Meet Sembu & Remi! The adult woolly mammoth and her baby create a memorable signature exhibit at the Remington Nature Center. Replicated to actual size, this exhibit allows visitors to understand the enormous size of these Ice Age creatures, as well as how they came to be in Northwest Missouri.
A member of the Elephantidae family, mammoths were first described in 1799. Their tusks could grow to 16 feet in length, and they could live up 60 years of age. Woolly Mammoths ate primarily grasses and plants called forbs - poppies, buttercups, and other small flowering plants.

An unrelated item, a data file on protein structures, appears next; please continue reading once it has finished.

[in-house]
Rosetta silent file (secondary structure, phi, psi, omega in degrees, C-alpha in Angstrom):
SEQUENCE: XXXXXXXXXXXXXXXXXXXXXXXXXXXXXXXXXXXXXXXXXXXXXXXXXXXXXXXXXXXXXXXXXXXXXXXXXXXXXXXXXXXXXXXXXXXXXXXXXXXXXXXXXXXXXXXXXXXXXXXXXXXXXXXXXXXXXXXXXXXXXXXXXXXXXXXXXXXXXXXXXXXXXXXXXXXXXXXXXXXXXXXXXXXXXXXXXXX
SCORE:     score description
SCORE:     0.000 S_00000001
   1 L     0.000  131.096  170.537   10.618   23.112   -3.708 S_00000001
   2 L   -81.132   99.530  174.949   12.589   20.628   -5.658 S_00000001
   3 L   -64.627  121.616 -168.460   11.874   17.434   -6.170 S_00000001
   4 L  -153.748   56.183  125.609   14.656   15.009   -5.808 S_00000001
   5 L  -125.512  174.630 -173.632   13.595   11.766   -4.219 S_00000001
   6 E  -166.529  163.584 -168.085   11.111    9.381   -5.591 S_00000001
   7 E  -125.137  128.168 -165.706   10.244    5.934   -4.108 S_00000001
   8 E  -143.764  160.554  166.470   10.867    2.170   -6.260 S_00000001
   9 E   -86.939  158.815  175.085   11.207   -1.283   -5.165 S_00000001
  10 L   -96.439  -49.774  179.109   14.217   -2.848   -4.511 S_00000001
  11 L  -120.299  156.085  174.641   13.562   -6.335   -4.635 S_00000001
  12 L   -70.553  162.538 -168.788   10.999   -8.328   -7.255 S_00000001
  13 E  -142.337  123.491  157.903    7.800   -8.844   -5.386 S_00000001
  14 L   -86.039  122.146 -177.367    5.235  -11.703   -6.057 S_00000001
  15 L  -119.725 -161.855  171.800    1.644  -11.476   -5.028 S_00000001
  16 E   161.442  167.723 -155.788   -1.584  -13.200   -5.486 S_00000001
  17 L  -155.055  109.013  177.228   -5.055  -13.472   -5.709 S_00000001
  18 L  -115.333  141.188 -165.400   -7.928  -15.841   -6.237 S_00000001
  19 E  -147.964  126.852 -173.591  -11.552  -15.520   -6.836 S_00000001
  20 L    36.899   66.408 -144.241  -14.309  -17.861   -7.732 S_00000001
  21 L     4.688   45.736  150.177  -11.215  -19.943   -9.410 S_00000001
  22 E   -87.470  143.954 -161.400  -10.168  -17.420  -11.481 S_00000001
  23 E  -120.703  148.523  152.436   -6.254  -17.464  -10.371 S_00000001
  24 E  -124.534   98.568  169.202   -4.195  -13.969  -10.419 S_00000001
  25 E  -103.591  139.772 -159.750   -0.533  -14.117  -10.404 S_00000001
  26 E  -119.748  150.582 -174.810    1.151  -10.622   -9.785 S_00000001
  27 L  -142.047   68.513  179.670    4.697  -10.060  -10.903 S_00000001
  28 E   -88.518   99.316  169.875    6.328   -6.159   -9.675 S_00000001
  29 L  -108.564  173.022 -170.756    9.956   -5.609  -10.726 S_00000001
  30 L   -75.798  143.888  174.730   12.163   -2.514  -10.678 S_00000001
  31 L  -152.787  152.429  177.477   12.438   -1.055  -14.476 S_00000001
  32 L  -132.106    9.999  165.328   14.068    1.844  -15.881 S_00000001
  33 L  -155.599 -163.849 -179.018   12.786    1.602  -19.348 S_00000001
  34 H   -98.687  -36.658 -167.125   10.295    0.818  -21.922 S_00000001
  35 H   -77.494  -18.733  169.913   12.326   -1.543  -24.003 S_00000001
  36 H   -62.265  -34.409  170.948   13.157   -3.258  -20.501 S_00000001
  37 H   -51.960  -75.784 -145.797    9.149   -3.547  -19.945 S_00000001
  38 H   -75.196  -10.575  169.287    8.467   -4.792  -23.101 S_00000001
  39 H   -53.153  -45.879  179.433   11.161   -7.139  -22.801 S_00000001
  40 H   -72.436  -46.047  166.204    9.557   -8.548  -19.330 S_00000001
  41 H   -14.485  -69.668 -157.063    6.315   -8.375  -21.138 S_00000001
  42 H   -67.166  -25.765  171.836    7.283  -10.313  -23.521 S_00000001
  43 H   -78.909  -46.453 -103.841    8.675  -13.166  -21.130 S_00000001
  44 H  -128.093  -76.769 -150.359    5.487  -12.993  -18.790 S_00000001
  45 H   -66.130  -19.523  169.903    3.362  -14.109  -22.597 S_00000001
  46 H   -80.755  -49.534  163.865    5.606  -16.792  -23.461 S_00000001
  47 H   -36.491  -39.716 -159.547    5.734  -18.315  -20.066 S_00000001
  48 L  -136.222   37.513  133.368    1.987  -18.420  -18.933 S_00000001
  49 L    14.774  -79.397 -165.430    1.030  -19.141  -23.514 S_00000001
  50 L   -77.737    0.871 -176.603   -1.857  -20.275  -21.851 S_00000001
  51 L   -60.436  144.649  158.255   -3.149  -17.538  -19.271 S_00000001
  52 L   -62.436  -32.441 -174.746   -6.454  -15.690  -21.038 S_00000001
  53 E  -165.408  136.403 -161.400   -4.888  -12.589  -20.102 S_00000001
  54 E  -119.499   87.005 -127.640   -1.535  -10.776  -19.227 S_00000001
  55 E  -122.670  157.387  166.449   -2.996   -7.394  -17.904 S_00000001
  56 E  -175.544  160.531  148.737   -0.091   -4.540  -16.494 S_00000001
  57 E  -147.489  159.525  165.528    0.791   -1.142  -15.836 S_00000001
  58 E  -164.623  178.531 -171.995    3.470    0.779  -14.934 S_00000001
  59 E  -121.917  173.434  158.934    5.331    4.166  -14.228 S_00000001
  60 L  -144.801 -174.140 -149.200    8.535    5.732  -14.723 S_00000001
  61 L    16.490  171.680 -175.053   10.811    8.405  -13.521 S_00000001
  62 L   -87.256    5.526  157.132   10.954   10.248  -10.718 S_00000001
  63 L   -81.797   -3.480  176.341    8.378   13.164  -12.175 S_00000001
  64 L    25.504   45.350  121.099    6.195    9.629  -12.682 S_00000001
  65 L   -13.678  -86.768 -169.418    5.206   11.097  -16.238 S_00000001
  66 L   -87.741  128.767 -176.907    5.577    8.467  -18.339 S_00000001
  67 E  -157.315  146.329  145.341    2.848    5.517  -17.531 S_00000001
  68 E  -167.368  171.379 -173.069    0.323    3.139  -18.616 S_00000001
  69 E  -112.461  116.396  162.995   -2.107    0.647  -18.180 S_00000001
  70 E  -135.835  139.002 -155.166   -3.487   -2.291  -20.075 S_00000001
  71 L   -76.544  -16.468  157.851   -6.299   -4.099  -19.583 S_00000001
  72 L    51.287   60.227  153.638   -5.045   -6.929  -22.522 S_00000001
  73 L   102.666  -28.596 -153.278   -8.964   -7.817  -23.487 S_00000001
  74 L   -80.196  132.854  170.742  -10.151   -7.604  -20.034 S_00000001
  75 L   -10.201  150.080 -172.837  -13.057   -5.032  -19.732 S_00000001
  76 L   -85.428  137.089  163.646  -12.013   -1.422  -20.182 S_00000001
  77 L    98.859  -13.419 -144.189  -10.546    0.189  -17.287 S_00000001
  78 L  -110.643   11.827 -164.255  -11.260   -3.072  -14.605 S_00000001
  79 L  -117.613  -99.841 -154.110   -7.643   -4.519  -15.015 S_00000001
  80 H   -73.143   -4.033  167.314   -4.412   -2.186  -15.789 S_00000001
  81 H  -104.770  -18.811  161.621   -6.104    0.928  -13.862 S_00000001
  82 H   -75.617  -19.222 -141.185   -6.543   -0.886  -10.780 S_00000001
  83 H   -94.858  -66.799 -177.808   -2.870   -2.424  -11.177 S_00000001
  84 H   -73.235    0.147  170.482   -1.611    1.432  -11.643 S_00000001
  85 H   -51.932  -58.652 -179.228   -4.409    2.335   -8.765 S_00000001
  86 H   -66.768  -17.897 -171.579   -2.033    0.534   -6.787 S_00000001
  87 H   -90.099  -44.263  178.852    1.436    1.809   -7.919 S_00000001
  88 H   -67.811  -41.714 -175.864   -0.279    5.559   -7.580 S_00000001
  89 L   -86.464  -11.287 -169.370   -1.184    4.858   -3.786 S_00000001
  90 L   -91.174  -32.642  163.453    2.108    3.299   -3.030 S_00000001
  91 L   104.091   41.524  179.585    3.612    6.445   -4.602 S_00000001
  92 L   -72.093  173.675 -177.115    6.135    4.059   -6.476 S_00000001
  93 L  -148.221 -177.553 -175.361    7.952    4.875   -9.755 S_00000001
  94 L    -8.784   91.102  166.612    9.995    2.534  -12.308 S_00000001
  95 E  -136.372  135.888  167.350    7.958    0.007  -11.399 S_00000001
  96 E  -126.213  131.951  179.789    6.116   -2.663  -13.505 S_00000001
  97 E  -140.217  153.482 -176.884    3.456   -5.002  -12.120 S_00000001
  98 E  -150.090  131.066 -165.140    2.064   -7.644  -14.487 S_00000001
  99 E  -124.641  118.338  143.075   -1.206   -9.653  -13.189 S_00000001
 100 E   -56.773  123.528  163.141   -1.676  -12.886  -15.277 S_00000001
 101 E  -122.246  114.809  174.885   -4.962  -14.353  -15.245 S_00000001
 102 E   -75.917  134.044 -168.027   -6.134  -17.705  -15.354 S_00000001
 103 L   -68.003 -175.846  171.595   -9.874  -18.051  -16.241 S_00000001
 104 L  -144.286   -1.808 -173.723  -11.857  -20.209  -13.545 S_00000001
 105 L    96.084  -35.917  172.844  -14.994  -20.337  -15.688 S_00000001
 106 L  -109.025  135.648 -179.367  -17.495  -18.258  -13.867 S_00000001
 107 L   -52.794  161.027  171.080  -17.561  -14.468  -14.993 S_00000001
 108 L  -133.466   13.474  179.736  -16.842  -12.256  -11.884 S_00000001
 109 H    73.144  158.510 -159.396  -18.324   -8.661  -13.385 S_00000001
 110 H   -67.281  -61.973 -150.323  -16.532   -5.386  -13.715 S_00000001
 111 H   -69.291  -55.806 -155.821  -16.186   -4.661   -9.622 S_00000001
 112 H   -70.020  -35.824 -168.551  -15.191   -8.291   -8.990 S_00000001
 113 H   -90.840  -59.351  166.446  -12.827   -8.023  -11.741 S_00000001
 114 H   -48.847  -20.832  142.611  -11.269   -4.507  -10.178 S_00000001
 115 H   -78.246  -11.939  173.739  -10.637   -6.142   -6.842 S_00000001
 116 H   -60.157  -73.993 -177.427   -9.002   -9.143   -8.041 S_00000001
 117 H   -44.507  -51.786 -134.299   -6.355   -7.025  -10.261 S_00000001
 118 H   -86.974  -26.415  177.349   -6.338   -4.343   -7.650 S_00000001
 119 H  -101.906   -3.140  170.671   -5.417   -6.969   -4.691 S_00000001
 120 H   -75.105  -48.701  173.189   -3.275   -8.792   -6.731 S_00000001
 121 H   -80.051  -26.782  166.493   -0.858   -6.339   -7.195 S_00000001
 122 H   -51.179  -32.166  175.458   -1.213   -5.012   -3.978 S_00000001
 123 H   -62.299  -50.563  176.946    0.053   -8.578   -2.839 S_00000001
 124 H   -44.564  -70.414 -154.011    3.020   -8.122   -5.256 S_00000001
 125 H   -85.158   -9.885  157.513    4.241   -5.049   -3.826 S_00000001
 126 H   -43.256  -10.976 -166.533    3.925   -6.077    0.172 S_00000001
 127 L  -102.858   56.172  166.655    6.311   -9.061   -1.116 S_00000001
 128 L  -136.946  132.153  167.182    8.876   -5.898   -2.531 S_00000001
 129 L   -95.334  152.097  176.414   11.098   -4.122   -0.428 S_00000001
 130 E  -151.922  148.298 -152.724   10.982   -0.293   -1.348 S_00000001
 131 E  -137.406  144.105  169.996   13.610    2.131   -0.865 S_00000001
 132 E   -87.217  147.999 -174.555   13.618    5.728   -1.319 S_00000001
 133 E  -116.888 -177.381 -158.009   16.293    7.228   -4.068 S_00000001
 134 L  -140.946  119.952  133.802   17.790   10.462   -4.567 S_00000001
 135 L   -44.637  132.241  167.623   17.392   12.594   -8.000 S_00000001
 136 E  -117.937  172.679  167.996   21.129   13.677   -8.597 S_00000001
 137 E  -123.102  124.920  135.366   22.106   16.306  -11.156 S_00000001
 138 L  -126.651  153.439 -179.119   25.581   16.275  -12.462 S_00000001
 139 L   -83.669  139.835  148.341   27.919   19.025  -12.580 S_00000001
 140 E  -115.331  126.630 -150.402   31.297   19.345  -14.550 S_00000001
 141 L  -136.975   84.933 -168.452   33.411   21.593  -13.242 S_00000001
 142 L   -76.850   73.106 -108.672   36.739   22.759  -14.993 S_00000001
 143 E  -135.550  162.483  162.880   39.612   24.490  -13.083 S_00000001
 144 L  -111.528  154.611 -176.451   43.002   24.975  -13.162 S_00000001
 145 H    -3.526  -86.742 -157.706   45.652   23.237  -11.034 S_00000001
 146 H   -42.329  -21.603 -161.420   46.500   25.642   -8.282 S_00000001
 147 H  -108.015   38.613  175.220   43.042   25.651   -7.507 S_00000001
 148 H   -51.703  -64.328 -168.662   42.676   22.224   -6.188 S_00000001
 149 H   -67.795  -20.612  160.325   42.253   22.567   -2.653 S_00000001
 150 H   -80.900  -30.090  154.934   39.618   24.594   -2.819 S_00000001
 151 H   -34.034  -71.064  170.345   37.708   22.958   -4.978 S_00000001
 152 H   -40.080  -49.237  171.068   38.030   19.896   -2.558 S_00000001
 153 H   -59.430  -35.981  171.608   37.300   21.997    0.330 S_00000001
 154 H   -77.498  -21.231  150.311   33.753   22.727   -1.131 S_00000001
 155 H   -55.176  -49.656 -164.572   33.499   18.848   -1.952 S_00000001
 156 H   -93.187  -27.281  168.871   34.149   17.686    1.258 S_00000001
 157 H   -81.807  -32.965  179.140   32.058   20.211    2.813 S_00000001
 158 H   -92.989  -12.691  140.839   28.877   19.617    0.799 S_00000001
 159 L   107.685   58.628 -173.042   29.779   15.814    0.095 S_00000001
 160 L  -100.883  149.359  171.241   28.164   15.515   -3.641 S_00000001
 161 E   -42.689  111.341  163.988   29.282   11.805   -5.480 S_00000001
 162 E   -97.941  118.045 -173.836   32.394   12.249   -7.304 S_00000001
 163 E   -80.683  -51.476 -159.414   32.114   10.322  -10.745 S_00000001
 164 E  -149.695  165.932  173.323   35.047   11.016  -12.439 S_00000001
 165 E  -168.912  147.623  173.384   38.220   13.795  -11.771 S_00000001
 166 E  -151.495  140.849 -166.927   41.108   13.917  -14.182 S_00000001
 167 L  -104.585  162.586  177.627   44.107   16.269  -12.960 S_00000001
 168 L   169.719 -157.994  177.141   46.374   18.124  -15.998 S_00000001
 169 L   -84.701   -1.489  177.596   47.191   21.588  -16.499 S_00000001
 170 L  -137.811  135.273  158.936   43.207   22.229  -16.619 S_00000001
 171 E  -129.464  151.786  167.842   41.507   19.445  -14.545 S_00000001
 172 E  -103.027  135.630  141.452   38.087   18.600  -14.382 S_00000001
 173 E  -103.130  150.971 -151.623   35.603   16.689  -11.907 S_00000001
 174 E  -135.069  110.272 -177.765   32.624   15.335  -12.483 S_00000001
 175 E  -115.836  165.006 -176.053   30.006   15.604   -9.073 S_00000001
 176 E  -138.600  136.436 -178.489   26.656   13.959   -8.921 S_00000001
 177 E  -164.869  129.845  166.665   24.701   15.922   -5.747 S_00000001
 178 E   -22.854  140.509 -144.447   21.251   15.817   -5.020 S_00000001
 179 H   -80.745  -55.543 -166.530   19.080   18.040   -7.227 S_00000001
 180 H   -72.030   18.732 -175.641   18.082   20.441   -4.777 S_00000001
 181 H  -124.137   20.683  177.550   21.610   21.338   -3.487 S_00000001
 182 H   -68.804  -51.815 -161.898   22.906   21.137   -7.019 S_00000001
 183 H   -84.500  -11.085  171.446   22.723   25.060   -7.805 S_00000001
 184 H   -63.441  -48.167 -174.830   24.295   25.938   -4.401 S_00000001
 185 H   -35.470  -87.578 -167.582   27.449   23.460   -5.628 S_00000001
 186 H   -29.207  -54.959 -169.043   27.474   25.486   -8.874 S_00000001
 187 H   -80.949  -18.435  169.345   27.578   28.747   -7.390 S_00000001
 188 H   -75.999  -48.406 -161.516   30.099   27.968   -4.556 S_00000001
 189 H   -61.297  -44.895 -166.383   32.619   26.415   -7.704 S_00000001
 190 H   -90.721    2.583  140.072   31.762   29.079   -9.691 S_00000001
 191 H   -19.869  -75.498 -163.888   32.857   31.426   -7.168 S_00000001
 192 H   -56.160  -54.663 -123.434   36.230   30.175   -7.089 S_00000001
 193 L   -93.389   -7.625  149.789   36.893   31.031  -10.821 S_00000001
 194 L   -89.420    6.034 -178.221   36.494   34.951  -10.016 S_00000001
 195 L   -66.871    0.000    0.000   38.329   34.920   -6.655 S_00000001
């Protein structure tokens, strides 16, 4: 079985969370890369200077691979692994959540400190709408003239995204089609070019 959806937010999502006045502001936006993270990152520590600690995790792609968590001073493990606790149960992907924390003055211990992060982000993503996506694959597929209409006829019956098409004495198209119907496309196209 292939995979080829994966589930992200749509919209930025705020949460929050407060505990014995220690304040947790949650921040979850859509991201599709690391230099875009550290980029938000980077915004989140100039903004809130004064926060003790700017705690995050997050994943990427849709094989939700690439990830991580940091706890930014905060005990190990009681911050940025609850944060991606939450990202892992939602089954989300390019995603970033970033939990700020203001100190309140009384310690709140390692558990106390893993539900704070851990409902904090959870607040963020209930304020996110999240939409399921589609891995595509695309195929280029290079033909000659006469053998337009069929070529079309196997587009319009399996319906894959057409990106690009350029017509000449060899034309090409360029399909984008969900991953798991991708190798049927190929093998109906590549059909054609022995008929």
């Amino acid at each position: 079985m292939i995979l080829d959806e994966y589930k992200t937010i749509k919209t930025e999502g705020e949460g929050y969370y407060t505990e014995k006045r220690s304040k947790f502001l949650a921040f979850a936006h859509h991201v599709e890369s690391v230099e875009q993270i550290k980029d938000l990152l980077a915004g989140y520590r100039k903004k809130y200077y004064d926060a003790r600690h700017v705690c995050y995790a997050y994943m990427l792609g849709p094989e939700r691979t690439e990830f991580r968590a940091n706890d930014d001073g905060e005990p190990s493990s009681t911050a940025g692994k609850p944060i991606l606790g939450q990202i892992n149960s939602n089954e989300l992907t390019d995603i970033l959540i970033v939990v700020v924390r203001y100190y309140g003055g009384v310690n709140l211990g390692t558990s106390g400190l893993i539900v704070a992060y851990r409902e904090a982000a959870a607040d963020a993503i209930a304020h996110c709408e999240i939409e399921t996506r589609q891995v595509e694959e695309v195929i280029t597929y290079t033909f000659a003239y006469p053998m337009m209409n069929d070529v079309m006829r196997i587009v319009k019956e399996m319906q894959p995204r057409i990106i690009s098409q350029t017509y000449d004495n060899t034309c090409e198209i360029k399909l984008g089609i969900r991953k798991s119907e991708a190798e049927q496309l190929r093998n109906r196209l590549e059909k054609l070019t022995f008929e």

Woolly Mammoths traveled in herds and migrated as far south as Missouri. Actual mammoth bones, including a tusk, femur, humerus, tibia and mammoth teeth have been found in Buchanan County and other locations in Northwest Missouri can also be viewed at the Remington Nature Center.
Taylor Studios in Rantoul, Illinois, designed the mammoths, as well as the scene around them. Specializing in museum-quality replicas, Taylor Studios creates lifelike exhibits for educational facilities around the United States including the National Civil War Museum in Pennsylvania, the Lewis and Clark Interpretative Center in North Dakota, and the National World War I Museum in Kansas City, Kansas.